This exhibit is organized by MOHAI in collaboration with:
In 1936, the University of Washington men’s rowing team did the unthinkable: despite injuries and illness, they defeated British, German, and Italian crews and brought home a gold medal at the Berlin Olympics. In celebration of the film The Boys in the Boat, directed by George Clooney, MOHAI is proud to display a selection of rare artifacts and photographs related to the 1936 champion crew which offer a look into the rich history of rowing in Seattle.
On view at Seattle’s Museum of History & Industry (MOHAI) November 24, 2023-June 2, 2024, Pulling Together explores how the sport of rowing has united the city around the shared values of teamwork and inclusion and connected us to the world beyond.
Rowing was added to the University of Washington’s sports curriculum in 1903. UW was the first college on the Pacific Coast to adopt a rowing program. By the 1920s, the men’s team had become a serious challenge for the eastern universities, which had dominated the sport for decades.
Under coach Al Ubrickson, UW rowing continued to improve and in 1936, the UW rowing team went to the Summer Olympics in Berlin. “The Miracle 9” won the gold medal in the eight-oared competition. The winning team included Don Hume, Joe Rantz, George “Shorty” Hunt, Jim McMillin, John White, Gordy Adam, Charles Day, Roger Morris, and Bob Moch.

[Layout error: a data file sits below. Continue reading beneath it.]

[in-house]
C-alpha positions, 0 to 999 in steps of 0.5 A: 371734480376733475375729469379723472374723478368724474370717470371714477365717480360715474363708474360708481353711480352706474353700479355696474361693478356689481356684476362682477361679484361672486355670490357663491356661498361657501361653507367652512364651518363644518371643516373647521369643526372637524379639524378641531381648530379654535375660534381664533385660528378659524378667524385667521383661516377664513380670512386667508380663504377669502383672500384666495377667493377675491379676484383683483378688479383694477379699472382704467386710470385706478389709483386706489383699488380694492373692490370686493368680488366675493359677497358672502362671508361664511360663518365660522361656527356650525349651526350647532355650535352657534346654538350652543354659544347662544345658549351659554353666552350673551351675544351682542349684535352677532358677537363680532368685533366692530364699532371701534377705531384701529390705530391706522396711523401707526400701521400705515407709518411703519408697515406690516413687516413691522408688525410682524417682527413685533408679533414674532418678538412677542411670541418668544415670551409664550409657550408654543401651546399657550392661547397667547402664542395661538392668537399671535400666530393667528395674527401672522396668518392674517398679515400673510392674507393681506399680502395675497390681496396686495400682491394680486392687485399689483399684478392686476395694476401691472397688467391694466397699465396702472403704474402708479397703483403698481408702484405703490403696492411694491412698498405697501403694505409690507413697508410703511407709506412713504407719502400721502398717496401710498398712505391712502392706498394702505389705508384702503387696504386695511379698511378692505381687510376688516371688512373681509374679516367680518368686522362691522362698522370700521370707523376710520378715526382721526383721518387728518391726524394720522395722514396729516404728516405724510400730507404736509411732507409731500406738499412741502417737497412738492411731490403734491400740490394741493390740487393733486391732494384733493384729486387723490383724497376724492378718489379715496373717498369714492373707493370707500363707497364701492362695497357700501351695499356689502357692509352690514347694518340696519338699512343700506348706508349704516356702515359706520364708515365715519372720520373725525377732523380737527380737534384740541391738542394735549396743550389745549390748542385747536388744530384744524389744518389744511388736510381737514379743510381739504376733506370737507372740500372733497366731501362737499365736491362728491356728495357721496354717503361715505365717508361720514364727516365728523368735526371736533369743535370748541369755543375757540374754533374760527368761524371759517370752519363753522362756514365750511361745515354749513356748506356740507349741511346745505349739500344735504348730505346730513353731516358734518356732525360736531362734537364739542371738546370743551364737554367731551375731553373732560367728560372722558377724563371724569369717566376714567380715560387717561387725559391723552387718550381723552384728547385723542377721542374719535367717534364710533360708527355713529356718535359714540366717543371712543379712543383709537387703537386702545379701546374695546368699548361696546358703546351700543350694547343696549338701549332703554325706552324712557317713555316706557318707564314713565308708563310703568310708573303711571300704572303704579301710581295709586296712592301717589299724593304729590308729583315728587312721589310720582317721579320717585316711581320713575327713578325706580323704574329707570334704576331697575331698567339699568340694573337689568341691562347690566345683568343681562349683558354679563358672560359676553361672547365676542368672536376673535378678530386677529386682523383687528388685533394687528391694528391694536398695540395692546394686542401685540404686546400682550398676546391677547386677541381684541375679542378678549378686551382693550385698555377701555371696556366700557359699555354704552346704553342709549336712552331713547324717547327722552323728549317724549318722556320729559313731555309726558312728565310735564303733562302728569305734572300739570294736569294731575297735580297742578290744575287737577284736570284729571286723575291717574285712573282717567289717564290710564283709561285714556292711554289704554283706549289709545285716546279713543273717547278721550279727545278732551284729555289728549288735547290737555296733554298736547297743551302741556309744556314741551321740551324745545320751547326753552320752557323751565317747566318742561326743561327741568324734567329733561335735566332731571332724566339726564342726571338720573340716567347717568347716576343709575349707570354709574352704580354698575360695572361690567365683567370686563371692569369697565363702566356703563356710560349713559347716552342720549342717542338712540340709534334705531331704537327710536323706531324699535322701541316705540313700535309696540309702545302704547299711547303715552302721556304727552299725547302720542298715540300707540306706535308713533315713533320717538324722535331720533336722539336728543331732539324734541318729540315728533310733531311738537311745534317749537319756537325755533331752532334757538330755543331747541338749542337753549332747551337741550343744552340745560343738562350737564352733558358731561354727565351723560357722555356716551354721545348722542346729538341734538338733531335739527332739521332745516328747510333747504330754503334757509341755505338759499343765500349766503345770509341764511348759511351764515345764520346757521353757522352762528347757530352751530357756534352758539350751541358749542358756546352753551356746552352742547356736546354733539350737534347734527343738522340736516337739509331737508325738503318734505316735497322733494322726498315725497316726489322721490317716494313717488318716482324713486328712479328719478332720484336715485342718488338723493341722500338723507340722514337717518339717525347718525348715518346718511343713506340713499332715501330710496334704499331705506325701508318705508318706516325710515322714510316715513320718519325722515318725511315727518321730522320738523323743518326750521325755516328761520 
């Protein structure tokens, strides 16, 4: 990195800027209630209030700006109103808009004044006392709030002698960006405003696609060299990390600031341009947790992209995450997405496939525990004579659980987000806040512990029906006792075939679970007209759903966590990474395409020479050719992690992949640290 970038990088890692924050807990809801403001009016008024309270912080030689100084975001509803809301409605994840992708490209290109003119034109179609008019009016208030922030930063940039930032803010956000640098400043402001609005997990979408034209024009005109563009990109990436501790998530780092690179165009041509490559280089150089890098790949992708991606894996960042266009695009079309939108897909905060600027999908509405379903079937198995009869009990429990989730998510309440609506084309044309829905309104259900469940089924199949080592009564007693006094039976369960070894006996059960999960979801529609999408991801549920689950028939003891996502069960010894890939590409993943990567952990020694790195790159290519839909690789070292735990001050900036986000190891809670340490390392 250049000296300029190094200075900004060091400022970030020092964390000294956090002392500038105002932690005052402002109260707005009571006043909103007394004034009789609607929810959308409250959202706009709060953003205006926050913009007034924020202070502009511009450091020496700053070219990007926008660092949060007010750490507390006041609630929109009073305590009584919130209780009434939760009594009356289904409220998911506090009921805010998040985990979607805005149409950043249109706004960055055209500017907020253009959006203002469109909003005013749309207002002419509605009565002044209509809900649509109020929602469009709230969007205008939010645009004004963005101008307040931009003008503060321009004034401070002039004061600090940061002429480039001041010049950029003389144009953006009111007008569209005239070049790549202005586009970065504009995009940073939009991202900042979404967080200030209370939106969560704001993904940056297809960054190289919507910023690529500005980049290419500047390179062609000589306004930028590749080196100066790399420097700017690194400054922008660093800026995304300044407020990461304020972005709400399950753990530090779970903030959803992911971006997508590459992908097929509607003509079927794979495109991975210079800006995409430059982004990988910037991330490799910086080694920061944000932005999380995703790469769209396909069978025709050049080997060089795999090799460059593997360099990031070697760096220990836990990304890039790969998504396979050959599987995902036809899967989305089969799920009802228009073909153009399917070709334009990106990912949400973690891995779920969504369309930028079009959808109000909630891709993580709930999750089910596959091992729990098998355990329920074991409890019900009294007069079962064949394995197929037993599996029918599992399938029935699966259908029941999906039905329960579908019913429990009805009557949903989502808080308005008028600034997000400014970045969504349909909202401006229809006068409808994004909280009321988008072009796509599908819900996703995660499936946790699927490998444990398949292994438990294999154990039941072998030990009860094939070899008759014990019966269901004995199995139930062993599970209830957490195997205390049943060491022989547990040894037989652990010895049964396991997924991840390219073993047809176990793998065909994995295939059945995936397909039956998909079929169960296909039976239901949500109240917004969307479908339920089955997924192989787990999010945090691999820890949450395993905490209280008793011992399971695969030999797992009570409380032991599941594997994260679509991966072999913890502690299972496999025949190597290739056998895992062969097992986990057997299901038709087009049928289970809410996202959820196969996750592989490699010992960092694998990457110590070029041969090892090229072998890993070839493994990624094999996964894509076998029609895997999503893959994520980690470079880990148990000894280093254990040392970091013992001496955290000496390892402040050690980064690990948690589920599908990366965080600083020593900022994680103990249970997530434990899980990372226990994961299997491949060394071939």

George Y. Pocock (1891-1976) and his brother Dick arrived in the United States after finishing apprenticeships building boats and racing sculls on the River Thames in England. In 1912, George was recruited by UW rowing coach Hiram B. Conibear to build shells for the UW rowing team and became instrumental in the program’s success.
Possessing a deep appreciation for the art and beauty of rowing, George continued boatbuilding for fifty years, providing shells for most racing colleges in the country and many overseas as well. Pocock Racing Shells continues today and is run by Bill Tytus and his son John.
Built by Pocock Racing Shells in the late 1950s, the Husky Challenger was a successor to the Husky Clipper, which UW rowed to a gold medal at the 1936 Berlin Olympics. The Challenger was engineered in the same groundbreaking style as the Clipper, which dominated rowing throughout the 20th century.
At 64 feet in length, the eight-oared Challenger represents an innovative design tradition born in Seattle, using Northwest wood to create sleek and efficient shells. The boat’s skin is 3/16′ thick old-growth Western red cedar; the keel is sugar pine; and the shoulders are ash. Serving UW for many years, the Challenger was carefully restored in the early 2000s by Tuf as Nails master’s women’s rowing team.
In October 2023, the UW men’s rowing team rowed the Challenger across Lake Union to MOHAI, where it now serves as the focal point of the exhibit.
MOHAI would like to thank the following for their help with this exhibit.
Generous support for this exhibit was provided by:
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